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The oldest evidence of mercury poisoning in humans was discovered in 5,000-year-old bones.

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The high mercury levels were most likely produced by exposure to cinnabar, which is used to make a bright red paint pigment.

According to a new study, the earliest evidence of mercury poisoning has been discovered in 5,000-year-old human bones buried in Spain and Portugal.

According to the World Health Organization, naturally occurring heavy metals can have harmful effects on the body, including the neurological, digestive, and immunological systems (WHO). As a result, the WHO ranks mercury as one of the top ten substances of "serious health concern."

According to the WHO, humans are most usually exposed to some degree of mercury when they eat certain fish or shellfish. However, the levels are often modest. But how widespread was mercury poisoning in the past?

To find this out, the researchers examined human bones from 23 distinct archaeological sites in Spain and Portugal, including pits and caves. The bones belonged to 370 people who lived at diverse periods throughout 5,000 years.

Analysis of some of the bones, particularly the humerus, the arm bone between the shoulder and the elbow, found extremely high amounts of mercury, levels that could not have been created by food or post-mortem decomposition.

According to a release, the researchers identified mercury levels of up to 400 parts per million in some of the remains, which is far higher than the 1 or 2 ppm that the WHO considers normal levels in human hair.

According to the researchers, the extraordinarily high amounts of mercury were most likely produced by exposure to cinnabar, a poisonous mercury sulpsulphidehide mineral that, when ground into a fine powder, has a vivid red hue and has historically been used to manufacture paint pigments. In fact, Almadén, Spain, is home to one of the world's largest cinnabar mines.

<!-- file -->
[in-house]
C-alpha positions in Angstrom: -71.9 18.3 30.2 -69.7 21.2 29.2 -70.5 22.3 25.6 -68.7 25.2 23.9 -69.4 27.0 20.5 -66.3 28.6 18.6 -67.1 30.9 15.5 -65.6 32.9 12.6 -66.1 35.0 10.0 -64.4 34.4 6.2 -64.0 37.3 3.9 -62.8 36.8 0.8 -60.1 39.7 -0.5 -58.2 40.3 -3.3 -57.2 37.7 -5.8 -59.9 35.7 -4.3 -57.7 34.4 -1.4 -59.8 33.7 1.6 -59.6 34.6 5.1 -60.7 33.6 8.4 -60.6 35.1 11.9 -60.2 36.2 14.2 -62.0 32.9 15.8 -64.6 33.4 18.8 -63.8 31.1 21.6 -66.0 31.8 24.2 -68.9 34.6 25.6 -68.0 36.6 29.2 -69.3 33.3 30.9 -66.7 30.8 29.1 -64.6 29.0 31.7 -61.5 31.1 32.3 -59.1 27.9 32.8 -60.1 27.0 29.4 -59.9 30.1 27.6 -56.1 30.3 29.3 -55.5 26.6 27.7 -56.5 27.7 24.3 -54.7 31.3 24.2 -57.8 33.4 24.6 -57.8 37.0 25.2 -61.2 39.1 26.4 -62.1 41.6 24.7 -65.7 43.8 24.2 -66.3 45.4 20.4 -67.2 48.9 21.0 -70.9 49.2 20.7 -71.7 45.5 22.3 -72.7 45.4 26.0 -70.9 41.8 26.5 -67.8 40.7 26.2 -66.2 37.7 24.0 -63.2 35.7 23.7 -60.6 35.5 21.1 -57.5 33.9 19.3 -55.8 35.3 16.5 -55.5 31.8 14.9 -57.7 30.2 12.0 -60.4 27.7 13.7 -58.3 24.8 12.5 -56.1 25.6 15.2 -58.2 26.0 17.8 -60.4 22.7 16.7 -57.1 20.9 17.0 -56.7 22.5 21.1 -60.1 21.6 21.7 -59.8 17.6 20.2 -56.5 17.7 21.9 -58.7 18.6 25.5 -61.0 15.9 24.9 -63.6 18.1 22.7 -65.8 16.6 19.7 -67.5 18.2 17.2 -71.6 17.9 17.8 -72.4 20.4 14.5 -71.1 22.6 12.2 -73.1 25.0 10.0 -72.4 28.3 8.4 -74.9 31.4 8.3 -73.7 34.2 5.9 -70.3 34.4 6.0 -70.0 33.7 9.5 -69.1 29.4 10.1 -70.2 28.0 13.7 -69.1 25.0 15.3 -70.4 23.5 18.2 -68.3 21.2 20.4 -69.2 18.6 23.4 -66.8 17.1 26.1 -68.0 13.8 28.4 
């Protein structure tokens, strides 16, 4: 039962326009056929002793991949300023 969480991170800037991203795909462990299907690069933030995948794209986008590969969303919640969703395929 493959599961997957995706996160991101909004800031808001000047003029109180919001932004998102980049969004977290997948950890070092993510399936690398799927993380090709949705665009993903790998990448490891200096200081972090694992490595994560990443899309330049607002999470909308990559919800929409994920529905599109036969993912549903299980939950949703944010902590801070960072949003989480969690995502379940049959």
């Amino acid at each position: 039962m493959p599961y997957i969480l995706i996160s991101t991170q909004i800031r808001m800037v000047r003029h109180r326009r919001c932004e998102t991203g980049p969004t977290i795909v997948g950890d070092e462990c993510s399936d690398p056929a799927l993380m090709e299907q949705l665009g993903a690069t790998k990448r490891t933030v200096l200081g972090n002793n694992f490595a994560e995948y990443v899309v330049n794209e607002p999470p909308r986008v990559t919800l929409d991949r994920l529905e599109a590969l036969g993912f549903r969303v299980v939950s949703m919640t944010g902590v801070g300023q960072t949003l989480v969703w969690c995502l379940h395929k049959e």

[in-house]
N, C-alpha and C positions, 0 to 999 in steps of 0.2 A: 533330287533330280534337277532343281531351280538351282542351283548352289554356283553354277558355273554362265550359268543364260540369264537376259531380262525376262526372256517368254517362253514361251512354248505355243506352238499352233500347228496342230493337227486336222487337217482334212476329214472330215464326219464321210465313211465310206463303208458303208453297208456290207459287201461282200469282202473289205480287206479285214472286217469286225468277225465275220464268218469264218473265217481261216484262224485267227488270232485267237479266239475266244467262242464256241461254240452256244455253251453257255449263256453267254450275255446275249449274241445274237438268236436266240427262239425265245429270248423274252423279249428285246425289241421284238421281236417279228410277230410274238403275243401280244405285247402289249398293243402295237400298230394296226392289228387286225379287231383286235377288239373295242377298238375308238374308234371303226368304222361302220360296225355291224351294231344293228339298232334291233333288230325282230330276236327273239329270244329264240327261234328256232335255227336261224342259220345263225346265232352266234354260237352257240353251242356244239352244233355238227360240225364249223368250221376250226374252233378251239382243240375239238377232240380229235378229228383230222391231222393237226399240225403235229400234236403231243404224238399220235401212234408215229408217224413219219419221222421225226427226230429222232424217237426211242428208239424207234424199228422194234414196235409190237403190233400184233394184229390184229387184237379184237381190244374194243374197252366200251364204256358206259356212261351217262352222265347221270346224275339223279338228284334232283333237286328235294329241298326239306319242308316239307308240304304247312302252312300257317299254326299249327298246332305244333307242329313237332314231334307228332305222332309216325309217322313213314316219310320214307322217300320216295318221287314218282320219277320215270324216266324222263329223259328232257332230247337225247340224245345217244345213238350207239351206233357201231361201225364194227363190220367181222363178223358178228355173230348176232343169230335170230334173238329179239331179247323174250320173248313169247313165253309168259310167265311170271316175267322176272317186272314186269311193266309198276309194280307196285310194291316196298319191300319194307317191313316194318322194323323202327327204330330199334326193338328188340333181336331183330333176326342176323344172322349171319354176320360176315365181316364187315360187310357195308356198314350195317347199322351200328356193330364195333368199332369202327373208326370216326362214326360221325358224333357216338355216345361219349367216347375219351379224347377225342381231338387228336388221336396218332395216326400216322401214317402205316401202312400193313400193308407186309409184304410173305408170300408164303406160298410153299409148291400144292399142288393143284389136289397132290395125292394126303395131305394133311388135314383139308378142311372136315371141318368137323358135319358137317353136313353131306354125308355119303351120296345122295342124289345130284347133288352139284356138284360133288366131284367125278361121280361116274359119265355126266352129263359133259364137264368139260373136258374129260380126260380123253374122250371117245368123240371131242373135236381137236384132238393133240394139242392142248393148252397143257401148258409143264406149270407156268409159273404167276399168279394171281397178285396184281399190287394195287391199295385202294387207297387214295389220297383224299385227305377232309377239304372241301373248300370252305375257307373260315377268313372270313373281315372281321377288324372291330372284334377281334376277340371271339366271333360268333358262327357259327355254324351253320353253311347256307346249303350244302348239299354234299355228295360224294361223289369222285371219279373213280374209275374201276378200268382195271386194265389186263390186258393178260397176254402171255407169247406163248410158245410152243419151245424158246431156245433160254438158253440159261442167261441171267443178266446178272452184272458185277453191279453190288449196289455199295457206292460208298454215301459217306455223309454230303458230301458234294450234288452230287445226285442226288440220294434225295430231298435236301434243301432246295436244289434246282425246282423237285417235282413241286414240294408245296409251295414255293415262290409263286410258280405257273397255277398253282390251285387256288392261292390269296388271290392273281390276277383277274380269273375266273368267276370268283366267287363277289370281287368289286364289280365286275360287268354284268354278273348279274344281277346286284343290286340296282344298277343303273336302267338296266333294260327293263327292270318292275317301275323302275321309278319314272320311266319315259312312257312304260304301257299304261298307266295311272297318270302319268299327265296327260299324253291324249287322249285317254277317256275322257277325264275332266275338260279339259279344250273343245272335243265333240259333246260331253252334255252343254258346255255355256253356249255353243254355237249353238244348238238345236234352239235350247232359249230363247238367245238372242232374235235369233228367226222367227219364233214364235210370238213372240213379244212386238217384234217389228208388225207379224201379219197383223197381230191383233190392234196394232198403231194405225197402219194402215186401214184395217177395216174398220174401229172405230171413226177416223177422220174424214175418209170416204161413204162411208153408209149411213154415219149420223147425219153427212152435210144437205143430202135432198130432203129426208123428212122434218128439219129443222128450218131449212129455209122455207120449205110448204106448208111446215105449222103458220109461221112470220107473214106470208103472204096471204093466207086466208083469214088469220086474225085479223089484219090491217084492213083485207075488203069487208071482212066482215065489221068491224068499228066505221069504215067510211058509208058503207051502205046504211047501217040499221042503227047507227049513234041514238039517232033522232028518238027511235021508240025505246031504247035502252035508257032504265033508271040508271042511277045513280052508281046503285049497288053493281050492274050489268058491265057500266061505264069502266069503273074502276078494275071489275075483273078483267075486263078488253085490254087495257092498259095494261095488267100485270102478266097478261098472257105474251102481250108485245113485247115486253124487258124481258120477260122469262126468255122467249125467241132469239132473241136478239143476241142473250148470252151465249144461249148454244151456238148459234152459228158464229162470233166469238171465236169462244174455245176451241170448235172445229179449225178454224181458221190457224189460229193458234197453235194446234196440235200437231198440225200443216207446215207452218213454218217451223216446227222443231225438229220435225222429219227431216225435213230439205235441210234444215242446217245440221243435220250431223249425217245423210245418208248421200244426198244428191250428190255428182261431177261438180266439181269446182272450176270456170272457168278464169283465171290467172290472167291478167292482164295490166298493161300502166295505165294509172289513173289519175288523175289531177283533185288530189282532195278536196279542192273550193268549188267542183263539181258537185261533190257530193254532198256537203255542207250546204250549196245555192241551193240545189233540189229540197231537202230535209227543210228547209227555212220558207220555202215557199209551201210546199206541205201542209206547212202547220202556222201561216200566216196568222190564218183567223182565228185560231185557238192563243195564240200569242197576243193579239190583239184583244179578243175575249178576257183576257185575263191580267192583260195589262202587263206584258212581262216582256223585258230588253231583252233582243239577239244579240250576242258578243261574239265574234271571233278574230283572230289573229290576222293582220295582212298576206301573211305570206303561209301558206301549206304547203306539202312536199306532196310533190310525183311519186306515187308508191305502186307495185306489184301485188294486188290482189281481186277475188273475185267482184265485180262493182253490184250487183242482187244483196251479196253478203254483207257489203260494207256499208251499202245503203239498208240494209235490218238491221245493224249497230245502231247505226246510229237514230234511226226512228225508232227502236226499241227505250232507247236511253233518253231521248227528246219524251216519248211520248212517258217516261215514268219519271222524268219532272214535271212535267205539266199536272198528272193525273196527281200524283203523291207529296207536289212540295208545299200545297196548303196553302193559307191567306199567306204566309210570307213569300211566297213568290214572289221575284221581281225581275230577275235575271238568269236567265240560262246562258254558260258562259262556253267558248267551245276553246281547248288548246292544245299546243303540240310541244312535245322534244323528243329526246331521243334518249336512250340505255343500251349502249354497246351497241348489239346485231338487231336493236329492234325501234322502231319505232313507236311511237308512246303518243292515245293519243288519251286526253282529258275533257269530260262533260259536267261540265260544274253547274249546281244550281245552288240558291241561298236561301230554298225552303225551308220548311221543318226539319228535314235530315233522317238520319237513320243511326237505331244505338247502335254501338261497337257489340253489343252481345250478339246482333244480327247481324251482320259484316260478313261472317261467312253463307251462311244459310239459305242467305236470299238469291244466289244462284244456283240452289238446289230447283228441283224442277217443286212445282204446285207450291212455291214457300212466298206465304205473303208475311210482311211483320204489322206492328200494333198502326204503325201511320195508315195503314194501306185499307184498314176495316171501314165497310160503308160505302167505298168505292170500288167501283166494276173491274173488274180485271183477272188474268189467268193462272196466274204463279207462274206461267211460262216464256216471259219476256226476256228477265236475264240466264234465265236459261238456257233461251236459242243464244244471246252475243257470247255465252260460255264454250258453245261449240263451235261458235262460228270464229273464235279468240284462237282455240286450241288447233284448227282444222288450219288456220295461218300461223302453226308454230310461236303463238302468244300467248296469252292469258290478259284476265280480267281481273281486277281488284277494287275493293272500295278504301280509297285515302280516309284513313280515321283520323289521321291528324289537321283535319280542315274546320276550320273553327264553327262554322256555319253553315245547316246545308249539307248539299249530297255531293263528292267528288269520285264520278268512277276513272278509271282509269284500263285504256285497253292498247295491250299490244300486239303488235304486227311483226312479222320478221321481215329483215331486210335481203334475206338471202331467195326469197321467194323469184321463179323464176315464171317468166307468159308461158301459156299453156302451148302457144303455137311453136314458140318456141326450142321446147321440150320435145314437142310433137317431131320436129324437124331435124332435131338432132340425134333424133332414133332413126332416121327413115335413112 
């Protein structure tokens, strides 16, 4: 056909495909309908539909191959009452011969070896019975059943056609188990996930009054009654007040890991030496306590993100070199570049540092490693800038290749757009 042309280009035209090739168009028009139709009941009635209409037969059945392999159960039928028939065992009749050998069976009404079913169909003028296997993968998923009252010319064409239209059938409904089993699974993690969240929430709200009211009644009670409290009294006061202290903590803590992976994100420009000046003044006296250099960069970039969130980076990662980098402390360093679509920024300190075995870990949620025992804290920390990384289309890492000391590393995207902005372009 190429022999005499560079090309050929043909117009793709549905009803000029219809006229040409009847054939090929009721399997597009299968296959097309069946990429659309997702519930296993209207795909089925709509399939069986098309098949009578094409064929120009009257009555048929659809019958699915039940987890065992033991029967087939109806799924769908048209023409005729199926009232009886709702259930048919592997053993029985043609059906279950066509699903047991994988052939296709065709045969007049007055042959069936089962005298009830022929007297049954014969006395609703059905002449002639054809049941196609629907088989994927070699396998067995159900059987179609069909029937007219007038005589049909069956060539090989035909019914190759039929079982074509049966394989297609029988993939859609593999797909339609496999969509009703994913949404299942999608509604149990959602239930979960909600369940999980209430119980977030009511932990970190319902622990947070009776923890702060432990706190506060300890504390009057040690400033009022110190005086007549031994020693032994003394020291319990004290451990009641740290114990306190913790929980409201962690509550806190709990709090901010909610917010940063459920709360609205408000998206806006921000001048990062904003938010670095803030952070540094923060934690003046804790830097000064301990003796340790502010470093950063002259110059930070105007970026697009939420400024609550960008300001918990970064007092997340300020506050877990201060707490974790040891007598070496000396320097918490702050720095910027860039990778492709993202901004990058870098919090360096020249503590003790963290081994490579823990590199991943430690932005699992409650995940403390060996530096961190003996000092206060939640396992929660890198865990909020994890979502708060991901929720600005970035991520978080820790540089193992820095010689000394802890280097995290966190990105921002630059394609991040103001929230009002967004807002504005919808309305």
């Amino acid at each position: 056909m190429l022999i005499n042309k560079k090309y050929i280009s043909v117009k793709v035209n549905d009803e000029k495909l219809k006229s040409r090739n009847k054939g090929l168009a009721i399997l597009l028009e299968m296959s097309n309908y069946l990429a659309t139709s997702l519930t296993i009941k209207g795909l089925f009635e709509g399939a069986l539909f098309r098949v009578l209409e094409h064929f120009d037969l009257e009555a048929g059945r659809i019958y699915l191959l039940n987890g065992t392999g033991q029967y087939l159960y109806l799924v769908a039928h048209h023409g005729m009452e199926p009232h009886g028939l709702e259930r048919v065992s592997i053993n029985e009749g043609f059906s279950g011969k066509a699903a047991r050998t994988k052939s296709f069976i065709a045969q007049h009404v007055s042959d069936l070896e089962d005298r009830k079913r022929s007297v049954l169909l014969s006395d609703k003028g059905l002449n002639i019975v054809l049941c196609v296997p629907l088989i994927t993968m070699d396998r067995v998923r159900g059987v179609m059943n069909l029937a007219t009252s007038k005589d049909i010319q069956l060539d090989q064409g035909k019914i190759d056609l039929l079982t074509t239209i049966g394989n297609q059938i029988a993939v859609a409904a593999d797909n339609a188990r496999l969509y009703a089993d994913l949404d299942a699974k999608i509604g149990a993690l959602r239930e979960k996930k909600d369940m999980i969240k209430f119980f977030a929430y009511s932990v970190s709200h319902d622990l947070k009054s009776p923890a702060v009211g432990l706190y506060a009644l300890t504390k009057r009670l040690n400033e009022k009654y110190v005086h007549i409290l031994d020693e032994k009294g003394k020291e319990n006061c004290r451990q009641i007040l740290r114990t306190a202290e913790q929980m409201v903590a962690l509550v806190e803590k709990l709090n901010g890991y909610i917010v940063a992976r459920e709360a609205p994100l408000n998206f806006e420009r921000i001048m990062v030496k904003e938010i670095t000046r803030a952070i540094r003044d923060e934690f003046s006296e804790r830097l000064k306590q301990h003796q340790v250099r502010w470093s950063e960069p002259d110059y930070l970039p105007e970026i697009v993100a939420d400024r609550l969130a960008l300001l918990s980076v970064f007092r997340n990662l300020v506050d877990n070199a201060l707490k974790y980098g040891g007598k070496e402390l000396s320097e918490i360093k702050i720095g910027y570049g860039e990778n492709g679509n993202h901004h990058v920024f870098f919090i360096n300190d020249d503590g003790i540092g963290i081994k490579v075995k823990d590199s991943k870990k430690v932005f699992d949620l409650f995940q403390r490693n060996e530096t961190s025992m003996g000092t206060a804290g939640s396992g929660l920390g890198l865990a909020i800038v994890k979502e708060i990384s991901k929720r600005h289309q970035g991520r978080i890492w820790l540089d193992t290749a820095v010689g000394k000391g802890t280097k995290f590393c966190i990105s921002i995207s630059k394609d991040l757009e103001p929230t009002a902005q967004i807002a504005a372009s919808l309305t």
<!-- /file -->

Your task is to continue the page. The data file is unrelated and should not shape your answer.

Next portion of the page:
According to the statement, people began utilizing Almadén's cinnabar trove in the Neolithic period, some 7,000 years ago. The highest quantities of mercury were found in remains dating from 2900 B.C. to 2300 B.C., or from the late Neolithic to the middle Copper Age (which was a transition between the Neolithic and Bronze Age)

Cinnabar had become a highly symbolic, likely sacred substance at this time, "which was sought after, traded, and extensively used in a range of rituals and social practices," the scientists said in the study, which was published Oct. 13 in the International Journal of Osteoarcheology.

The cinnabar powder was used to paint rooms, embellish sculptures, and even spread over the deceased in tombs from this time period discovered in southern Portugal and Andalusia. According to the statement, it's possible that people breathed or swallowed huge amounts of mercury-filled cinnabar inadvertently or on purpose for ritualistic purposes.

According to the study, by the end of the Copper Age and the beginning of the Bronze Age, or around 2200 B.C., the use of cinnabar had declined dramatically.